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November 08, 2001 - Image 20

Resource type:
The Michigan Daily, 2001-11-08

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6B - The Michigan Daily - Tipoff 2001 - Thursday, November 8, 2001


The Michigan Daily - Tipoff 2001

Who's Tommy?

Michigan short on big men in the pal

As with any new coach, Tommy
Amaker has gotten his share of
praise and criticism. Here is what
various people have to say about
Michigan's new man in charge:
2002-03 Recruit Daniel Horton in
the Detroit News: "Some people
are saying, 'Michigan isn't going to
win for another four or five years,'
but I feel Michigan is on the rise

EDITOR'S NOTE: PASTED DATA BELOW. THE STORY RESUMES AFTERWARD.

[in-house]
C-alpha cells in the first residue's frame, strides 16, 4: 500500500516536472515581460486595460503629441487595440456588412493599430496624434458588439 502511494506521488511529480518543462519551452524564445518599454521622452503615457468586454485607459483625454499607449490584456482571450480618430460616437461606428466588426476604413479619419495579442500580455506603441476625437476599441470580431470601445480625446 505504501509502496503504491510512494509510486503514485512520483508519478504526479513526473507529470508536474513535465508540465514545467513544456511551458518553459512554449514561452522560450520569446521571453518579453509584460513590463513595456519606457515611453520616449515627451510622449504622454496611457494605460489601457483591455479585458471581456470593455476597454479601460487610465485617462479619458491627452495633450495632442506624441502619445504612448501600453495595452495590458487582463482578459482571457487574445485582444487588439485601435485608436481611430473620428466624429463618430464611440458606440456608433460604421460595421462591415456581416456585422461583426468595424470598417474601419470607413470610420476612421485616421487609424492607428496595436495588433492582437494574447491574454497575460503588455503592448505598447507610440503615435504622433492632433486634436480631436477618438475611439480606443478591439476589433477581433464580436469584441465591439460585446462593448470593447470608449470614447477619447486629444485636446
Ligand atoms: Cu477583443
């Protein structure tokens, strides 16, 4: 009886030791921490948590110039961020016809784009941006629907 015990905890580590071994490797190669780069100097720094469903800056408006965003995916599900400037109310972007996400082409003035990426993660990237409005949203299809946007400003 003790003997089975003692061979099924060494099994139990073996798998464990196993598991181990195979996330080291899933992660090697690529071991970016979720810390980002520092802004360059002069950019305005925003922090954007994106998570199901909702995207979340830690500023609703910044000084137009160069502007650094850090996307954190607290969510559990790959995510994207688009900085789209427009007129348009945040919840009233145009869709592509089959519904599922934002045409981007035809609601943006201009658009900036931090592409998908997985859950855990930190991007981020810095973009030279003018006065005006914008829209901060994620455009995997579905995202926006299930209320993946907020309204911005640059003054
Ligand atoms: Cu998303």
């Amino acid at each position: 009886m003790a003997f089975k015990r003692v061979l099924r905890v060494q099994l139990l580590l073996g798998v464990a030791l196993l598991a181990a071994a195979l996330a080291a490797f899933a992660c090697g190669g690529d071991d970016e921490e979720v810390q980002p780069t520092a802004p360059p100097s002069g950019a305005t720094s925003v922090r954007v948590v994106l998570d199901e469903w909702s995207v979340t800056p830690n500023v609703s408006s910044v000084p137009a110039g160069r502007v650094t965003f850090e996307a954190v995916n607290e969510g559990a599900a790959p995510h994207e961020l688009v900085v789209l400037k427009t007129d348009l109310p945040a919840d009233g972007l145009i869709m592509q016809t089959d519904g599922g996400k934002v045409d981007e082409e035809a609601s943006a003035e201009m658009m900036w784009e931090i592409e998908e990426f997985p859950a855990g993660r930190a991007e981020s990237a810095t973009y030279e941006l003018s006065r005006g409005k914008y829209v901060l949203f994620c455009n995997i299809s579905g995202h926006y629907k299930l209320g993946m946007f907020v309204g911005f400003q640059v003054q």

again because Coach Amaker is
there. He's a great recruiter - he's
going to get players."
Jerry izenberg of the Newark

Star-Ledger told the Detroit Free
Press: "Candor isn't one of his
strong suits ... He is not a guy you
can dislike. He does, indeed, have
charm and wit. But he also has a
frightening tendency to turn into a
cardboard man at the slightest sign
of a crisis."
Northwestern coach Bill Car-
mody: "I just know he is a real
great guy. I think he does what it
takes to have a real good team.
They have a very good school with
great tradition. I think he'll be able
to attract some good people there.

He already has some pretty good
players there."
Adrian Wojnarowski of the
Bergen Record told the Detroit
Free Press: "He leaves Seton Hall
messily, unfinished, and amazing-
ly, he leaves it in worse shape than
he inherited it four years ago ... In
his heart, this was wrong. All
wrong. And deep down, Amaker
knows it."
Purdue Coach Gene Keady:
"He's a class act - and after his
pedigree with Coach K - he's
already a step ahead."


By Benjamin Singer
Daily Sports Editor

Amaker has it right so far

Entering last season, the low post
looked like a strength for Michigan.
But the Wolverines have suffered from